Where home prices are going next, according to forecast models
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The COVID-19 housing market—underpinned by remote work, pandemic-induced low mortgage rates, and a demographic wave of first-time homebuyers—has been among the hottest in the nation's history. Since the onset of the crisis, median home list prices are up 23%.
Recently, some of that exuberance has finally left the market. Indeed, since bottoming out this spring, housing inventory is up 30% as some homebuyers start to balk at record prices, and more sellers—who fear losing out on big gains—are listing. While the market is clearly still a seller's market, it has inched a bit in buyers’ favor in recent months.
But what does softening in the housing market mean for home price growth?
The consensus among the industry's forecast models is that we're headed for slower growth, albeit still positive. The weakest projection comes from real estate research firm CoreLogic, which is forecasting just a 2.7% appreciation in the coming 12 months. Meanwhile, John Burns Real Estate Consulting and Freddie Mac—which do calendar year forecasts—project home price growth of 4% and 5.3%, respectively, in 2022.
"Annual home price growth was the most that we have ever seen in the 45-year history of the CoreLogic Home Price Index. This price gain has far exceeded income growth and eroded affordability, wrote Frank Nothaft, chief economist for CoreLogic, in his latest market outlook report. "In the coming months this will temper demand and lead to a slowing in price growth."
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Already, we're starting to see this slowing appreciation materialize in the market. Between April 2020 and April 2021, median home prices on Realtor.com skyrocketed 17.2%. But over the most recent 12-month period, that rate was just 8.6% year over year. While this represents numerical "softening," it's easy to imagine how it might not feel like it to the typical homebuyer. After all, 8.6% is still well above most Americans' annual pay bump.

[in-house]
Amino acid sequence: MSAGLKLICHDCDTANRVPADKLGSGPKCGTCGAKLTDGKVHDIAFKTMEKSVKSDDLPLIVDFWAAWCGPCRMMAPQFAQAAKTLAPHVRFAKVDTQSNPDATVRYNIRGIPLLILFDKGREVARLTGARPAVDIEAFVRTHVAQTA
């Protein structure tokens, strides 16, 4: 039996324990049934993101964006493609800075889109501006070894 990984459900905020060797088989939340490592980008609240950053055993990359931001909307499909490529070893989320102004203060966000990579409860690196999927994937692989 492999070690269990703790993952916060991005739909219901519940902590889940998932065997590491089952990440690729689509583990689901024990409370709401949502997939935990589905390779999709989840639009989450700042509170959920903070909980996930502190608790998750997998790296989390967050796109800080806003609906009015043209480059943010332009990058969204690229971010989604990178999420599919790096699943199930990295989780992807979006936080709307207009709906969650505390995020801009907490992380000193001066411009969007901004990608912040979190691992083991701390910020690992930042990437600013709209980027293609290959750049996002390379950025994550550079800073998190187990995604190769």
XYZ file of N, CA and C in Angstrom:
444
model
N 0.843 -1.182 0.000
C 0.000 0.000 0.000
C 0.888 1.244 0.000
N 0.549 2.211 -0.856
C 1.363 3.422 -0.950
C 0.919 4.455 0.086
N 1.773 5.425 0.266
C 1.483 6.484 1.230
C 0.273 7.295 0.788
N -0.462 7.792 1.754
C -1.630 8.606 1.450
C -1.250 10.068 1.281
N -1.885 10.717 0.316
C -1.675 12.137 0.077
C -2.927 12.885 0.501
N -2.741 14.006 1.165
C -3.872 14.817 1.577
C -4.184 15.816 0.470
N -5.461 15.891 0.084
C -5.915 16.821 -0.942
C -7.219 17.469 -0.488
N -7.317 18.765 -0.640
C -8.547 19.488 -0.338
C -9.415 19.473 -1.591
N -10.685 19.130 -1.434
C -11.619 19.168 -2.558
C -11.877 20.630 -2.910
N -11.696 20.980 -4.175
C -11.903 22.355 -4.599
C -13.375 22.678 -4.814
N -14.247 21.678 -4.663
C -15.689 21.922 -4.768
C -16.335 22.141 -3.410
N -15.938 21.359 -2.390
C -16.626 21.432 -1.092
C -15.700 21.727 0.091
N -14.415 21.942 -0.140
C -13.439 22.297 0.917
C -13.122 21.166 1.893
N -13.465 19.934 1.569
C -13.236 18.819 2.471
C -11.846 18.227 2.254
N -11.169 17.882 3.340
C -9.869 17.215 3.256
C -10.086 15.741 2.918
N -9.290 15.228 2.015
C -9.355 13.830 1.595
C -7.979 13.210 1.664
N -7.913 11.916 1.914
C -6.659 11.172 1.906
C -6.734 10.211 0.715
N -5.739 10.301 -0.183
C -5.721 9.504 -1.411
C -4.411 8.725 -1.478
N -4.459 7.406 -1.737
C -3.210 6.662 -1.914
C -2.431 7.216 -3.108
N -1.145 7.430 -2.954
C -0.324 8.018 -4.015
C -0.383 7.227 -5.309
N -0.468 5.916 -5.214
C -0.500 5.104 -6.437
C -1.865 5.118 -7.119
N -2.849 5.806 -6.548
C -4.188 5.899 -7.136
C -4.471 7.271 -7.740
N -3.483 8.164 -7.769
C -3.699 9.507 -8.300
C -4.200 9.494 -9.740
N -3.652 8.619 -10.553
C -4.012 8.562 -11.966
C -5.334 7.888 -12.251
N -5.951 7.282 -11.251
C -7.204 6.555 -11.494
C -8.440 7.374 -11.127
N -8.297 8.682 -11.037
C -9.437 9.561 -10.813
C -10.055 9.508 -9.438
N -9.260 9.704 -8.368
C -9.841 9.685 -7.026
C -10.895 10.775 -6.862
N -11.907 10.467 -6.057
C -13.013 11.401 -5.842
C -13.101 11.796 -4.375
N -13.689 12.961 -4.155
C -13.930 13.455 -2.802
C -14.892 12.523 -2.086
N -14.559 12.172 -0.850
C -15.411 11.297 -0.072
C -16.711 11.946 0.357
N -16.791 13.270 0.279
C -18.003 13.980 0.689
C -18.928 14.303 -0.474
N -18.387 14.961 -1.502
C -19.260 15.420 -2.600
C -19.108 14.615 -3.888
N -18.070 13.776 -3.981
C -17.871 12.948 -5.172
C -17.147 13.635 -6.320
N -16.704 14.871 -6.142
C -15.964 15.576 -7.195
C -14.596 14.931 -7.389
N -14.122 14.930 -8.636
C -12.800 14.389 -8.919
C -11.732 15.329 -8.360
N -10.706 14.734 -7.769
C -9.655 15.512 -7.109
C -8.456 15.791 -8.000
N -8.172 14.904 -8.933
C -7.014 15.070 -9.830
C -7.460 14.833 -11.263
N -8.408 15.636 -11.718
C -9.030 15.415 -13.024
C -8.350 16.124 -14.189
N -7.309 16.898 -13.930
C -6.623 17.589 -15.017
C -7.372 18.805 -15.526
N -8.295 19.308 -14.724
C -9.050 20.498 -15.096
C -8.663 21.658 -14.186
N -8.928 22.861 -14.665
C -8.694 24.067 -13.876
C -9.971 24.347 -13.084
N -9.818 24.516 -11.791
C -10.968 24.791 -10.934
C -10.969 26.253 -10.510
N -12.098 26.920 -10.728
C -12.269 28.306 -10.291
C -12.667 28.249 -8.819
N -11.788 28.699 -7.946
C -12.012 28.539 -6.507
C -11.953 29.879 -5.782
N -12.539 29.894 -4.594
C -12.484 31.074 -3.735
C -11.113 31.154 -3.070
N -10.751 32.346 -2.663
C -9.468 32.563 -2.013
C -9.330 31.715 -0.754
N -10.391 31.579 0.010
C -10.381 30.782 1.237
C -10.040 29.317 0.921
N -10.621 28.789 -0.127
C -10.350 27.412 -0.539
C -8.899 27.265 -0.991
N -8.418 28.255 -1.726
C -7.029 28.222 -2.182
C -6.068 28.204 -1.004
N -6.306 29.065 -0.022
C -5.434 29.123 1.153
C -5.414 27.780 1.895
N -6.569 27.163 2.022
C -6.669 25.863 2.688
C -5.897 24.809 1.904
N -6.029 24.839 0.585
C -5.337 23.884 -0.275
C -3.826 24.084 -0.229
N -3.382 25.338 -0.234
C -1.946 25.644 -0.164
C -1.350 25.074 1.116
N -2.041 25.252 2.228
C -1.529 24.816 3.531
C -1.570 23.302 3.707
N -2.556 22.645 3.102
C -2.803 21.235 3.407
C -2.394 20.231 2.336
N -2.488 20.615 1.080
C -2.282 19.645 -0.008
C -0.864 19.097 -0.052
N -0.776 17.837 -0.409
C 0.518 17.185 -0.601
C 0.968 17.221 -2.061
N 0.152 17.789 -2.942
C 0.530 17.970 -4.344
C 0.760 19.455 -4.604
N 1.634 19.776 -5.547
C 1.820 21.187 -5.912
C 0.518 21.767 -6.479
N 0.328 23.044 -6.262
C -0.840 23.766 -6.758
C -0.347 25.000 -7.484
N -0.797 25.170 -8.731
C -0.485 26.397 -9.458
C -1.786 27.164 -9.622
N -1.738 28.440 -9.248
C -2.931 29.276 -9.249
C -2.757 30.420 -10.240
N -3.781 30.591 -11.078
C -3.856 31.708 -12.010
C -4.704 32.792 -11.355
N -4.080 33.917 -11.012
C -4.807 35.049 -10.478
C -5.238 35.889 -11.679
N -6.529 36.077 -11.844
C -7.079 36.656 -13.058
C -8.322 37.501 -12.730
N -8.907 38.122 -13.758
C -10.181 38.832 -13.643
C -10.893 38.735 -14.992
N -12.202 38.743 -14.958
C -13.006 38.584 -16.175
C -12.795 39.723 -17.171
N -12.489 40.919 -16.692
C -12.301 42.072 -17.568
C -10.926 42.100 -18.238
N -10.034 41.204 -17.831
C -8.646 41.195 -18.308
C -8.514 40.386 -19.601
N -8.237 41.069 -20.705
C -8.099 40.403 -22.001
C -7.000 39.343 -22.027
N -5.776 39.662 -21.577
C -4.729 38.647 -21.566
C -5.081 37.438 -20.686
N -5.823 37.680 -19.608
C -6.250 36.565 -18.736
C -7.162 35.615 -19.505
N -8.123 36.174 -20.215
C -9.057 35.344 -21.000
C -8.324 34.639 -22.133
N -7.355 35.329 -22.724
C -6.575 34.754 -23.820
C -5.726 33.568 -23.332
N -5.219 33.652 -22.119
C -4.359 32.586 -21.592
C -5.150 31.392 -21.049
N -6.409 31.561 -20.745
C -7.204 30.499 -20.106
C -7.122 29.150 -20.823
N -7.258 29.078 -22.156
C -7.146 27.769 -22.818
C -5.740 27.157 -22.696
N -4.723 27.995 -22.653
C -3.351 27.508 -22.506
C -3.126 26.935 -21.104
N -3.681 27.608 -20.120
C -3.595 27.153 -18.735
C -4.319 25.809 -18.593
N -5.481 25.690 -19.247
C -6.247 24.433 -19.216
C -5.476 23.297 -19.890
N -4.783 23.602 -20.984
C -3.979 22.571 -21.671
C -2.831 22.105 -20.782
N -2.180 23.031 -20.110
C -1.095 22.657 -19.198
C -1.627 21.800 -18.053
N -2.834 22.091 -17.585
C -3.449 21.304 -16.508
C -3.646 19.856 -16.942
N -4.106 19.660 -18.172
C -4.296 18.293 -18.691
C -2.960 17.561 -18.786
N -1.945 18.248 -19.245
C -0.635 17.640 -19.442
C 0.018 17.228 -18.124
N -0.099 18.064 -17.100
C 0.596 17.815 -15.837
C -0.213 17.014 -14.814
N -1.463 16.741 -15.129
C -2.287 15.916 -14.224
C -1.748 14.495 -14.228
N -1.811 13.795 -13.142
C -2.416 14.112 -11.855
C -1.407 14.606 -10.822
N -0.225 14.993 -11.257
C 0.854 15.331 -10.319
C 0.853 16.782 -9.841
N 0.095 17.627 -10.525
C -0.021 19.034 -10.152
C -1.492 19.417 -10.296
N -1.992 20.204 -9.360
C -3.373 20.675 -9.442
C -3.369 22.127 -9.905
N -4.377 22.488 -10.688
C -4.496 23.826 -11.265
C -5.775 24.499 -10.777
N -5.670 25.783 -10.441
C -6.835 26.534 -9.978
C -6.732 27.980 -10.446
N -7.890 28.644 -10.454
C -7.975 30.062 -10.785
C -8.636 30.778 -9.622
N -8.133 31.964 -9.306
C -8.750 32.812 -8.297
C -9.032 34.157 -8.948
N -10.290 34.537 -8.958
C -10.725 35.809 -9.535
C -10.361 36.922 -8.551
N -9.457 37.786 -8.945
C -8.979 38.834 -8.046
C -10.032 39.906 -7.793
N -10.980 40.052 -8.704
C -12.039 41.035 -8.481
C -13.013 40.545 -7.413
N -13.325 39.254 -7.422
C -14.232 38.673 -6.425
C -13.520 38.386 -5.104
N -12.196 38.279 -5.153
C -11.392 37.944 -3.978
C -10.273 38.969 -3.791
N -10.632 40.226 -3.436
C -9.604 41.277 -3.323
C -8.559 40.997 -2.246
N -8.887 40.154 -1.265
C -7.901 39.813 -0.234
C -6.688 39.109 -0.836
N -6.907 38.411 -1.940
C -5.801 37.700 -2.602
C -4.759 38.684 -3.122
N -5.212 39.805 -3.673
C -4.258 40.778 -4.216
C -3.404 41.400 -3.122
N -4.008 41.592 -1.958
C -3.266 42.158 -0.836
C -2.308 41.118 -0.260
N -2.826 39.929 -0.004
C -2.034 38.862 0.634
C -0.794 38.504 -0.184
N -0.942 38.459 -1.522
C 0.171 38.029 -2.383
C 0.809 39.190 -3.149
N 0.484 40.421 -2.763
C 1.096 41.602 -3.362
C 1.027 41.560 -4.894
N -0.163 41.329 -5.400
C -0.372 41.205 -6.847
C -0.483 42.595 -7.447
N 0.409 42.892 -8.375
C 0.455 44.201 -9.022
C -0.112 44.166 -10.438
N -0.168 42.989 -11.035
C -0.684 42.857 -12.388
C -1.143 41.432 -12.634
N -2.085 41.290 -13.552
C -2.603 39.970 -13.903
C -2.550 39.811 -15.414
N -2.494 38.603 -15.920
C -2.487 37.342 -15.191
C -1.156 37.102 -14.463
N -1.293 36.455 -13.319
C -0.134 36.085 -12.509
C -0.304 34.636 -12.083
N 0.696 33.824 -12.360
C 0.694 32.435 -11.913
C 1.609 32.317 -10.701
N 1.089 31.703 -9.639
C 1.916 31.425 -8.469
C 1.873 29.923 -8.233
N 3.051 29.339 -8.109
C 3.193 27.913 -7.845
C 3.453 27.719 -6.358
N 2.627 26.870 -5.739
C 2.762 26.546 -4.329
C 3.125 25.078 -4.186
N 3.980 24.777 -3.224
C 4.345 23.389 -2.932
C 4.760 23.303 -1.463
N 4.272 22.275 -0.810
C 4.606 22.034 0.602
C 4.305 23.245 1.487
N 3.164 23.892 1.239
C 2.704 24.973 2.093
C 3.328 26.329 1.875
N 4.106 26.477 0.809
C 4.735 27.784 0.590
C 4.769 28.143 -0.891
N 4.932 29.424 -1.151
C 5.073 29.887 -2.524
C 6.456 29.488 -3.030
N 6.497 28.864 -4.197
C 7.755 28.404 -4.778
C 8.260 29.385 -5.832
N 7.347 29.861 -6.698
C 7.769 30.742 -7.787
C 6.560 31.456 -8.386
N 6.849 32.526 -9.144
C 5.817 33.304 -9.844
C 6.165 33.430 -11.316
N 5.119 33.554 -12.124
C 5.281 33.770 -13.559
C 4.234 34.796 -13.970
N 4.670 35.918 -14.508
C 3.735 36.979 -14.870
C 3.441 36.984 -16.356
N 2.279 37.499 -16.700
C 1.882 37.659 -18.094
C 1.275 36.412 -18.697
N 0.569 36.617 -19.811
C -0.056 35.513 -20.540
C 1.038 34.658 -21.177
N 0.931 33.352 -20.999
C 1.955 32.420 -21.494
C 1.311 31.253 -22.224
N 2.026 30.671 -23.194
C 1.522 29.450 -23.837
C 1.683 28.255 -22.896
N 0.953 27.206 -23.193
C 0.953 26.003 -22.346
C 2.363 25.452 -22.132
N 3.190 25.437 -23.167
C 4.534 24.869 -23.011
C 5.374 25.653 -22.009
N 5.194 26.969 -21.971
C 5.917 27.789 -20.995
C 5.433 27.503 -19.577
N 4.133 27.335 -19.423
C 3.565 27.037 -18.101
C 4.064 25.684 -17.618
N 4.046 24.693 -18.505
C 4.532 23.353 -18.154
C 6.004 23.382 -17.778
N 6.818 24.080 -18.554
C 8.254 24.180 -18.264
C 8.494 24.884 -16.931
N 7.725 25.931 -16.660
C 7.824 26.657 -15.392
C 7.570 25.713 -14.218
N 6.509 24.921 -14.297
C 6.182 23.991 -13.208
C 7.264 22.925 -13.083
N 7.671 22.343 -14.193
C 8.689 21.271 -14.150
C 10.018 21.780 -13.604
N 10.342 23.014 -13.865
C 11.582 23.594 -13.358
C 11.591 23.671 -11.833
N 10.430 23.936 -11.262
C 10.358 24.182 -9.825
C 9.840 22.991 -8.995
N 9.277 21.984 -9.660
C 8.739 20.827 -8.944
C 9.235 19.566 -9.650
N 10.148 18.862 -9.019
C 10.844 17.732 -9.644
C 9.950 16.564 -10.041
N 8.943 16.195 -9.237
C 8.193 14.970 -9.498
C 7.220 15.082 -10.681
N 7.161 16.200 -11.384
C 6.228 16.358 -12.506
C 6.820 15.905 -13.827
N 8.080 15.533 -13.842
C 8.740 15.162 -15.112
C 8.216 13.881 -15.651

How can home prices keep rising after posting such large gains? It all comes down to supply and demand. As Fortune has previously reported, we’re in the middle of the five-year period during which the largest chunk of millennials, those born between 1989 and 1993, are hitting their thirties—the age when first-time homebuying really kicks into gear. Meanwhile, housing supply is simply outmatched: Reeling from the 2008 housing bust, homebuilders spent the past decade playing it safe rather than aggressively building what this demographic wave would need. As a result, the U.S. is now under-built by around 4 million homes, according to a recent analysis by Freddie Mac.
But strong fundamentals don't mean the market is free of risk.
The biggest wild card is Federal Reserve Chair Jerome Powell. If inflation-concerned central bankers raise interest rates sooner than expected, it would translate into downward pressure on real estate prices.
The second unknown is tied to the end of federal pandemic protections. At the end of September, the mortgage forbearance program—which currently protects 1.5 million homeowners—will begin to wind down. Some of those struggling borrowers could opt to sell their home. The latest forecast by Zillow estimates 25% of those forbearance mortgage holders will list their home. While that would certainly increase housing inventory, it wouldn't fundamentally change the current market. However, Zillow researchers write if they're wrong, and it's actually 50% of forbearance borrowers who list their homes, then the market would see "a significant deterioration from current conditions."
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